This would be to the advantage of all stakeholders within and those just outside of the scheme area; residents of any tenure, businesses, landlords and letting agents, public service providers and community groups. As well as sustaining control of the private rented accommodation which was introduced during the 2013-2018 scheme.
A further Selective Licensing scheme will continue to help strengthen property management standards, housing standards and provide a key link between landlords and organisations working in the area. It will contribute towards the continued reduction in problems of anti-social behavior which in turn will contribute toward stabilising the area, increase housing demand and the reputation of the area.
The way it works
All privately rented properties that are occupied in the area would be required to be licensed, conditions are attached to each licence. Please view the below for more information.
All licences issued under the 2013- 2018 scheme are no longer valid and a new application must be made.
These conditions are monitored by the Council to ensure they were being complied with however support and guidance would be offered to licence holders where required to ensure compliance.
Where a breach of licence conditions is identified the licence holder may ultimately be prosecuted with an unlimited fine per breach.
Who needs a licence?
All private landlords with residential property within the proposed area would need to apply for a licence for each of their occupied properties. Each licence incurs a fee. Please see the Fees Structure document on the 'Related Documents' menu, on the right hand side of the page, for more information about licence fees.
Some tenancies don't need to be licensed for example those under a long lease, business tenancies, and those managed by registered providers.
Private landlords who own property in the area or any person that controls or manages property in the area will be required from 26th March 2019 to apply for a licence.
I am a tenant, how will this affect me?
Selective licensing would make sure your landlord is managing and maintaining your home, so that it is kept in a good state of repair. They will also be expected to act in a responsible manner. This would include carrying out tenant vetting, issuing valid tenancy agreements and securing deposits in one of the governments nominated schemes. If you believe your landlord is not maintaining your property or is treating you unfairly, please contact the Housing Standards Team tel: 01287 612455 or contact the team by email.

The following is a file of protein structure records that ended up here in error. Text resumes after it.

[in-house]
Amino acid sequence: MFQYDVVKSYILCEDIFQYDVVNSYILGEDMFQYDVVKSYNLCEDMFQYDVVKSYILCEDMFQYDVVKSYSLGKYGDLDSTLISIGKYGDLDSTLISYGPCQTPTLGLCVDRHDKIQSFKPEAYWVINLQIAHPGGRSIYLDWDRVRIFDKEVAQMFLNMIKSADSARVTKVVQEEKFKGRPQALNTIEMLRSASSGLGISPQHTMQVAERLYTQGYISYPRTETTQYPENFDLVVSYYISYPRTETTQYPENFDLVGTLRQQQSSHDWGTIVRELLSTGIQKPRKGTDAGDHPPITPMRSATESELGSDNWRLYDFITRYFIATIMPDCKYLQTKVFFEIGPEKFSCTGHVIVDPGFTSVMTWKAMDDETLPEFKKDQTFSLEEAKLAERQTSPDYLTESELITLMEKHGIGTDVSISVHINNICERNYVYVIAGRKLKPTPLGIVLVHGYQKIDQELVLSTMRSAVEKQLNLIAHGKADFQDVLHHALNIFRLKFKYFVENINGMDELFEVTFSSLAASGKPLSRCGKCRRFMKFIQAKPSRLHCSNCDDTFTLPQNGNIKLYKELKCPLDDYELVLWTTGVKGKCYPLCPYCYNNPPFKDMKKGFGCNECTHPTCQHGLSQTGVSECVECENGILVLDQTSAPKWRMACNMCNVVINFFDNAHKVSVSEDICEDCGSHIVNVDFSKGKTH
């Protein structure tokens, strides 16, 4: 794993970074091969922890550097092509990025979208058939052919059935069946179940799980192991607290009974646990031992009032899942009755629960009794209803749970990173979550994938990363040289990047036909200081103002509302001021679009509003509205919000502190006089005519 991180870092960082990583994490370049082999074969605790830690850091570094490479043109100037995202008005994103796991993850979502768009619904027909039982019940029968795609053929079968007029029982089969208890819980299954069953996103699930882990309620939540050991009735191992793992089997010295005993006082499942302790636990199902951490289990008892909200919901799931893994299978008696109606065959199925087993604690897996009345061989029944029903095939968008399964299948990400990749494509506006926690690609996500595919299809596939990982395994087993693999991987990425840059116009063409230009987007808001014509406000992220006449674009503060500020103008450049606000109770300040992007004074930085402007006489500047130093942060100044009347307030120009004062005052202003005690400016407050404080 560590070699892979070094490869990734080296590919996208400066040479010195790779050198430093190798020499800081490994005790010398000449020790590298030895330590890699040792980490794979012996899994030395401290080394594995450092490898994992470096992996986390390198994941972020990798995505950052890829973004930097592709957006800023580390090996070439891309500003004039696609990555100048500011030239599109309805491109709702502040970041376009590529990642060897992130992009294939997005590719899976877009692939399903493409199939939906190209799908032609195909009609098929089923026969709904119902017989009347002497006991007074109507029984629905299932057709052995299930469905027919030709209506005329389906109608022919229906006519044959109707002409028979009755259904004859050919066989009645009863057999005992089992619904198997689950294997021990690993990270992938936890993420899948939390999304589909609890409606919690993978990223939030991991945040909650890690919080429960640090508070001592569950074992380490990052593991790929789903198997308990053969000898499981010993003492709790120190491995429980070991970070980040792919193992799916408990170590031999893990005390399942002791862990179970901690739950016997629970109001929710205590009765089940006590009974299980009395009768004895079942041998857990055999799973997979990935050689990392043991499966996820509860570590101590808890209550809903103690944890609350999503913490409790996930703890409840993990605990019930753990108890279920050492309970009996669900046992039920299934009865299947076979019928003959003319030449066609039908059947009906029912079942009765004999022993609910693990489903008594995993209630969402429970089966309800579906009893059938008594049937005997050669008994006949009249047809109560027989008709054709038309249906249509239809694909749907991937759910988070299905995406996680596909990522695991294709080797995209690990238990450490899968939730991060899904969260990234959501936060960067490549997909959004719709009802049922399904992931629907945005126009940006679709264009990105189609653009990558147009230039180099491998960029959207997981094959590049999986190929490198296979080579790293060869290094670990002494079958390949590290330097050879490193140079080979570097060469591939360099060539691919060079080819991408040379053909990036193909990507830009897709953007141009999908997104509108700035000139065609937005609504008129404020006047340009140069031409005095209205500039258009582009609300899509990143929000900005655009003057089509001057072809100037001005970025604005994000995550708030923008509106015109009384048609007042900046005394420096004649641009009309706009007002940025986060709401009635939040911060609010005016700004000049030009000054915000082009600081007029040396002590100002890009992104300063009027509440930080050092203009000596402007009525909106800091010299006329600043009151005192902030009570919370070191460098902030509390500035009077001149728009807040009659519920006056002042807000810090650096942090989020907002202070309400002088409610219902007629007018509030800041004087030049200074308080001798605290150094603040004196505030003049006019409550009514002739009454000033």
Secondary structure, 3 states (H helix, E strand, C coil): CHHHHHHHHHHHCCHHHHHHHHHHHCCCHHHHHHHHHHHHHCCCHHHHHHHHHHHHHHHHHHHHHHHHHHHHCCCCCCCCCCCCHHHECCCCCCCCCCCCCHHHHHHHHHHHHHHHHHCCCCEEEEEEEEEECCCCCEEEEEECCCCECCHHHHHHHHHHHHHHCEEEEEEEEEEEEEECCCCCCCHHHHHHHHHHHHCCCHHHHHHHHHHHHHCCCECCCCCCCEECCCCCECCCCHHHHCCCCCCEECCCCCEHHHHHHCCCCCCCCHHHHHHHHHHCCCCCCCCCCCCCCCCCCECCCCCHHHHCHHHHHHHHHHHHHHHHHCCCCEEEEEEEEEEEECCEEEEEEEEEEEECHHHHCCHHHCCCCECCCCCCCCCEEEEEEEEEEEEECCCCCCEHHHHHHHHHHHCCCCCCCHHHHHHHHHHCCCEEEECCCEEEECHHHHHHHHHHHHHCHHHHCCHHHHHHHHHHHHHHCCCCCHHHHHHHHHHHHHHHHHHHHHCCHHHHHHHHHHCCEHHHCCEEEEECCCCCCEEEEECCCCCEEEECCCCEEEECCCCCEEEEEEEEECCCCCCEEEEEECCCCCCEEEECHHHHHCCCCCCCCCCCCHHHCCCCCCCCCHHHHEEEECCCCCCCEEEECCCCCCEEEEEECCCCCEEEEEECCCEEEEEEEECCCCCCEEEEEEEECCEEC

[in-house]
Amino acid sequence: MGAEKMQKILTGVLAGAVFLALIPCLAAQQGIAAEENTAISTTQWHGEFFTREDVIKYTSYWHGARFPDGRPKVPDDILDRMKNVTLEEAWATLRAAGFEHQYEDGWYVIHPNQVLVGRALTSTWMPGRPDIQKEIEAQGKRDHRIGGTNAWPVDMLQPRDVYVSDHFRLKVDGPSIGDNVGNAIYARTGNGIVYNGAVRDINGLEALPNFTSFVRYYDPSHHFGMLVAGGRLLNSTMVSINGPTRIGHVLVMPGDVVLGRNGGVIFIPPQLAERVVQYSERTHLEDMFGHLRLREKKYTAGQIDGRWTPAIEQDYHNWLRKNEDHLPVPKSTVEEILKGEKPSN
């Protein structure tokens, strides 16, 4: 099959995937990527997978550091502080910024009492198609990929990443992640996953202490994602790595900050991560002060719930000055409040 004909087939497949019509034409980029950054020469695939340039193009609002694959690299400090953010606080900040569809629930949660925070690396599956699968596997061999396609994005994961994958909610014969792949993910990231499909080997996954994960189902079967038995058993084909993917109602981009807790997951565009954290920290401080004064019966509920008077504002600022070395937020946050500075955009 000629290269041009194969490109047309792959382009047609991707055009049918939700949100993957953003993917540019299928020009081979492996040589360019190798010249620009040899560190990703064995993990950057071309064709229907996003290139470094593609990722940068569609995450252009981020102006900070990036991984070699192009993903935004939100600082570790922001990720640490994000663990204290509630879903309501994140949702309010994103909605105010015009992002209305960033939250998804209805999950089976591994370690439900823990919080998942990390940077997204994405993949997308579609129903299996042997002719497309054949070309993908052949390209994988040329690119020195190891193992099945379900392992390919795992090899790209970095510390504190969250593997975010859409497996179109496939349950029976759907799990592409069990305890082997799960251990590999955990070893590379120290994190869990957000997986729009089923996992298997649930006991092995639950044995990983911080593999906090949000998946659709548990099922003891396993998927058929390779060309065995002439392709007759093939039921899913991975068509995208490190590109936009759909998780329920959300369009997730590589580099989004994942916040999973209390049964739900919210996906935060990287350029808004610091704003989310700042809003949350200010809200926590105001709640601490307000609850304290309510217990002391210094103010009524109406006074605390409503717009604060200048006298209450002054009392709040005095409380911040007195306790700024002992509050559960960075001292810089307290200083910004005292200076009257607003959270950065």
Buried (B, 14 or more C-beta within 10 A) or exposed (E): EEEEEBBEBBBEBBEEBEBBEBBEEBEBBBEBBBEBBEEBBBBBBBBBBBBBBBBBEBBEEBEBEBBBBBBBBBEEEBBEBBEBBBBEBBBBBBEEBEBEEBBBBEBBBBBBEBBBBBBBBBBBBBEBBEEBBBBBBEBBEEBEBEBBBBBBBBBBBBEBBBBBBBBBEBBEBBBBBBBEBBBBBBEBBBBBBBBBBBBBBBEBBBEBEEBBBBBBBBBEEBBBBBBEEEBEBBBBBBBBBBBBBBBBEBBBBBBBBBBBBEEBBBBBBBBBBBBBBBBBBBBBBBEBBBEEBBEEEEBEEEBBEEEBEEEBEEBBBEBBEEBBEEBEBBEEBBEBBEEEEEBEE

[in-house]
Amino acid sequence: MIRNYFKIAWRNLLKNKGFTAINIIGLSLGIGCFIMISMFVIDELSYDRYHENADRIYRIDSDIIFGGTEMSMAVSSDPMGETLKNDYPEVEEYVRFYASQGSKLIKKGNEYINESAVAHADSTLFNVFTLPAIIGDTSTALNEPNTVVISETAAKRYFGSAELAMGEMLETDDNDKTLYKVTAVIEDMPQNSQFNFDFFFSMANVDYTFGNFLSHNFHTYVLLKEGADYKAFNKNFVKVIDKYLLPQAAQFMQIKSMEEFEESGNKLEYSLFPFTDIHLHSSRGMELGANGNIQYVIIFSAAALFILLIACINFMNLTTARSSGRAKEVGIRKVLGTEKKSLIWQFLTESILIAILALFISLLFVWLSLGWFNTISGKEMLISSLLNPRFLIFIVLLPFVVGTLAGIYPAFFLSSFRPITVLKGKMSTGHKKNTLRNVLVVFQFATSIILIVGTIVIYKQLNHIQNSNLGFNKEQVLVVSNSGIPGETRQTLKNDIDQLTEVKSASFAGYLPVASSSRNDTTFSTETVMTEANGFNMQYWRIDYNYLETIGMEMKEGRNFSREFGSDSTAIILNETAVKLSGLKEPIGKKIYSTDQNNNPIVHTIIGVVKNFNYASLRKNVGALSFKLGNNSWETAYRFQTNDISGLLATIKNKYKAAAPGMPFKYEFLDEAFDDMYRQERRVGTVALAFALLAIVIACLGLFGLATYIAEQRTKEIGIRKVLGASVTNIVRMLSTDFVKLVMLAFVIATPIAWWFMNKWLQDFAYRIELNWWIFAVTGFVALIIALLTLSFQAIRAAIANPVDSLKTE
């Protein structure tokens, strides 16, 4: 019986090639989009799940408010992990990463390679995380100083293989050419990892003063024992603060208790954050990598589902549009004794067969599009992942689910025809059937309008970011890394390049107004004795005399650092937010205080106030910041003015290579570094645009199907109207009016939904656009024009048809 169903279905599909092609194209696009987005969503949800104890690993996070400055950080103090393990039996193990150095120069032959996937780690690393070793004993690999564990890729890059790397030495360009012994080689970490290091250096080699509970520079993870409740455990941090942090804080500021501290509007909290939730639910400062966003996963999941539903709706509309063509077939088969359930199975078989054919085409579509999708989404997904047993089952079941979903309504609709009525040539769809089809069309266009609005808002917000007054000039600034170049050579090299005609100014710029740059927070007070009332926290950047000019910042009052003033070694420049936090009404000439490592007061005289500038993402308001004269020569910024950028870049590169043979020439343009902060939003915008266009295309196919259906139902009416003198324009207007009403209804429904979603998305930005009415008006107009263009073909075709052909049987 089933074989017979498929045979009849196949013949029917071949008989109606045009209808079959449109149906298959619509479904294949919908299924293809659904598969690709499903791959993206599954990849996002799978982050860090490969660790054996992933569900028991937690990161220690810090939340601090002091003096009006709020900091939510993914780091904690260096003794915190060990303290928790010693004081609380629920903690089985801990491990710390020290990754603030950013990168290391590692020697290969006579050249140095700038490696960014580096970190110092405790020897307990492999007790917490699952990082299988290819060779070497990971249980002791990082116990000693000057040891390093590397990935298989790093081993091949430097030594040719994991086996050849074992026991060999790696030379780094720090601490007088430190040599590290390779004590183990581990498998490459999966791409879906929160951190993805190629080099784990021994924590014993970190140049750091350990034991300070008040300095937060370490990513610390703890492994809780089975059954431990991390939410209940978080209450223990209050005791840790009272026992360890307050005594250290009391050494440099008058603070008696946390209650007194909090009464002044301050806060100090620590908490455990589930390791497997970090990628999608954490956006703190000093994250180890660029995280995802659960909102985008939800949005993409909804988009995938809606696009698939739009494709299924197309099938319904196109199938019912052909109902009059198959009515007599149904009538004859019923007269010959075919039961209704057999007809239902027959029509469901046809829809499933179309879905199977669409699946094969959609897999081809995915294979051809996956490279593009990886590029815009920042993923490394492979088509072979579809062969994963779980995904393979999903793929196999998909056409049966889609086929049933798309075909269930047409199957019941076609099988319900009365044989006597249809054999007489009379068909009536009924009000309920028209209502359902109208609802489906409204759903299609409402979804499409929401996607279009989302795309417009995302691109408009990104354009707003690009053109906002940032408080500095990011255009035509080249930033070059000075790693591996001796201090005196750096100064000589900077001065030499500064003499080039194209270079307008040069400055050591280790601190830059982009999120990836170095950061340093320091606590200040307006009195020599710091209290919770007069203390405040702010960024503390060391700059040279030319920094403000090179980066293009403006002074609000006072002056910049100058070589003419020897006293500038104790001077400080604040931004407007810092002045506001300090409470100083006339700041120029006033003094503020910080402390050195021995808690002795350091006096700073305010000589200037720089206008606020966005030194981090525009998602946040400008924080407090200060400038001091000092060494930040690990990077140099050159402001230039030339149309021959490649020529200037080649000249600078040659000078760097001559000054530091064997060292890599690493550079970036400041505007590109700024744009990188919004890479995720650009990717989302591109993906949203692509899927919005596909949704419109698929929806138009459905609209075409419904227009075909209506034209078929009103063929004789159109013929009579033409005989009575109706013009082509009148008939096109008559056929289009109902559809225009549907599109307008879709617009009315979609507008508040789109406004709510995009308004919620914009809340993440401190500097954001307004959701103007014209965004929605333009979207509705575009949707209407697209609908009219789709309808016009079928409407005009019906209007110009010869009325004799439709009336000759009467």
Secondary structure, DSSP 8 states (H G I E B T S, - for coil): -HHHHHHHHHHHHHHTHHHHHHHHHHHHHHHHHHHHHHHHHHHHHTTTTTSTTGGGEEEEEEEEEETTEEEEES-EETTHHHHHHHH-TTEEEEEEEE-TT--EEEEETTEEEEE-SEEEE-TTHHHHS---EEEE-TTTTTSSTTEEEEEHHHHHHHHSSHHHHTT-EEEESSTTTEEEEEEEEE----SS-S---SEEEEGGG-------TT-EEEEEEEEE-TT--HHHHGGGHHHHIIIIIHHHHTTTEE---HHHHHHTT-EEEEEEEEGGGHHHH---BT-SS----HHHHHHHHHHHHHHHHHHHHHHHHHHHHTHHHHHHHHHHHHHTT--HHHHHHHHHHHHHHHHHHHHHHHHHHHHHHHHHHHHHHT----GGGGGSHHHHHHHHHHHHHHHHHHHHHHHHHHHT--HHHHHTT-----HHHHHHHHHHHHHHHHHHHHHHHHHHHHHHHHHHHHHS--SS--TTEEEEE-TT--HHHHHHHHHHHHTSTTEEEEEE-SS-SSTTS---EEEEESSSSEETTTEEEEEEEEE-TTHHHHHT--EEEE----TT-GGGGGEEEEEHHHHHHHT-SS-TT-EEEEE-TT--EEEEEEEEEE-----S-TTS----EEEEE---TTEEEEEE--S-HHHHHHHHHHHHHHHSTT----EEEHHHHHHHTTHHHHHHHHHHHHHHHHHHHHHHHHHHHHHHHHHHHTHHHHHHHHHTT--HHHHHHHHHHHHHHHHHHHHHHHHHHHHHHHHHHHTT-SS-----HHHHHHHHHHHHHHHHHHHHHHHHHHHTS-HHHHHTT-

My neighbours act anti-socially. Can selective licensing help?
Landlords are expected to work with the local authority and police to deal with anti-social tenants in an appropriate way. This may include eviction, if tenants continue to act anti-socially and cause a nuisance in the area. If you have concerns related to anti social behaviour please contact the Housing Standards Team.
How can I find out if my landlord has applied for a licence?
Once the council has received an application for a licence, the information will be entered onto a public register which would be accessed via the council.
What will happen if my landlord does not apply for a licence?
It will be a criminal offence to operate without a licence. On conviction a landlord could be fined which is unlimited. In addition there is a provision under section 96 of the Housing Act 2004 for a Rent Repayment Order to be made to recover all rent paid to an unlicensed property.
What Consultation has taken place?
The initial designation of the older housing area of South Bank as a Selective Licensing area ended in late October 2018. The views of all residents, landlords and stakeholders who lived or operated within the designated 2013-2018 area were consulted about how successful they felt this scheme had been in contributing towards improving the area and to find out what issues concern people most. The consultation with local residents, landlords, local businesses and any other organisation with an interest in the area ran for a number of weeks giving everyone time to share their views. The findings of the review were used to help the Council decide what further actions needed to be taken, including the a further designation for selective licensing.
A link to the summary of the consultation responses can be found in the 'Related Documents' menu on the right hand side of the page.
Should you require any further information or guidance related to Selective Licensing please contact the team by email or contact:
Housing Standards Team
Tel - 01287 612455